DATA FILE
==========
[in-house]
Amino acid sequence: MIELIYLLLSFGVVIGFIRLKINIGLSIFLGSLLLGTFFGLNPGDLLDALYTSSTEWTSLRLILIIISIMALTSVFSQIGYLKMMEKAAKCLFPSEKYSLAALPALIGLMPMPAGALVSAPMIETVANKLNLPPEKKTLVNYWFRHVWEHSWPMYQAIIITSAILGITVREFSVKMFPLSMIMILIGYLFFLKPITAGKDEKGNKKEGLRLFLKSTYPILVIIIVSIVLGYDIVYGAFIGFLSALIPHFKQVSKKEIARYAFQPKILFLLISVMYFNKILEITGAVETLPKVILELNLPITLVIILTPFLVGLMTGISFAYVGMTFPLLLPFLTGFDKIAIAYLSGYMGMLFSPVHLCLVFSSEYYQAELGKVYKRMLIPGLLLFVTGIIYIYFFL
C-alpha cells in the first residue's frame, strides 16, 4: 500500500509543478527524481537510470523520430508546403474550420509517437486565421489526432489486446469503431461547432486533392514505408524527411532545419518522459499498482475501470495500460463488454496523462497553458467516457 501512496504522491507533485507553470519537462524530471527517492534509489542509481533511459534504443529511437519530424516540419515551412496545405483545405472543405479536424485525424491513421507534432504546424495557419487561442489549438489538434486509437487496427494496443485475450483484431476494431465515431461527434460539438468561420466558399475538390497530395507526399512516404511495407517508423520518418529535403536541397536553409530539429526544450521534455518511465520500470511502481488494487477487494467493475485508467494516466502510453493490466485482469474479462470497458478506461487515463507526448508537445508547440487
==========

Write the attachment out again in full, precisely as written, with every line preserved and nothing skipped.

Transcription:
[in-house]
Amino acid sequence: MIELIYLLLSFGVVIGFIRLKINIGLSIFLGSLLLGTFFGLNPGDLLDALYTSSTEWTSLRLILIIISIMALTSVFSQIGYLKMMEKAAKCLFPSEKYSLAALPALIGLMPMPAGALVSAPMIETVANKLNLPPEKKTLVNYWFRHVWEHSWPMYQAIIITSAILGITVREFSVKMFPLSMIMILIGYLFFLKPITAGKDEKGNKKEGLRLFLKSTYPILVIIIVSIVLGYDIVYGAFIGFLSALIPHFKQVSKKEIARYAFQPKILFLLISVMYFNKILEITGAVETLPKVILELNLPITLVIILTPFLVGLMTGISFAYVGMTFPLLLPFLTGFDKIAIAYLSGYMGMLFSPVHLCLVFSSEYYQAELGKVYKRMLIPGLLLFVTGIIYIYFFL
C-alpha cells in the first residue's frame, strides 16, 4: 500500500509543478527524481537510470523520430508546403474550420509517437486565421489526432489486446469503431461547432486533392514505408524527411532545419518522459499498482475501470495500460463488454496523462497553458467516457 501512496504522491507533485507553470519537462524530471527517492534509489542509481533511459534504443529511437519530424516540419515551412496545405483545405472543405479536424485525424491513421507534432504546424495557419487561442489549438489538434486509437487496427494496443485475450483484431476494431465515431461527434460539438468561420466558399475538390497530395507526399512516404511495407517508423520518418529535403536541397536553409530539429526544450521534455518511465520500470511502481488494487477487494467493475485508467494516466502510453493490466485482469474479462470497458478506461487515463507526448508537445508547440487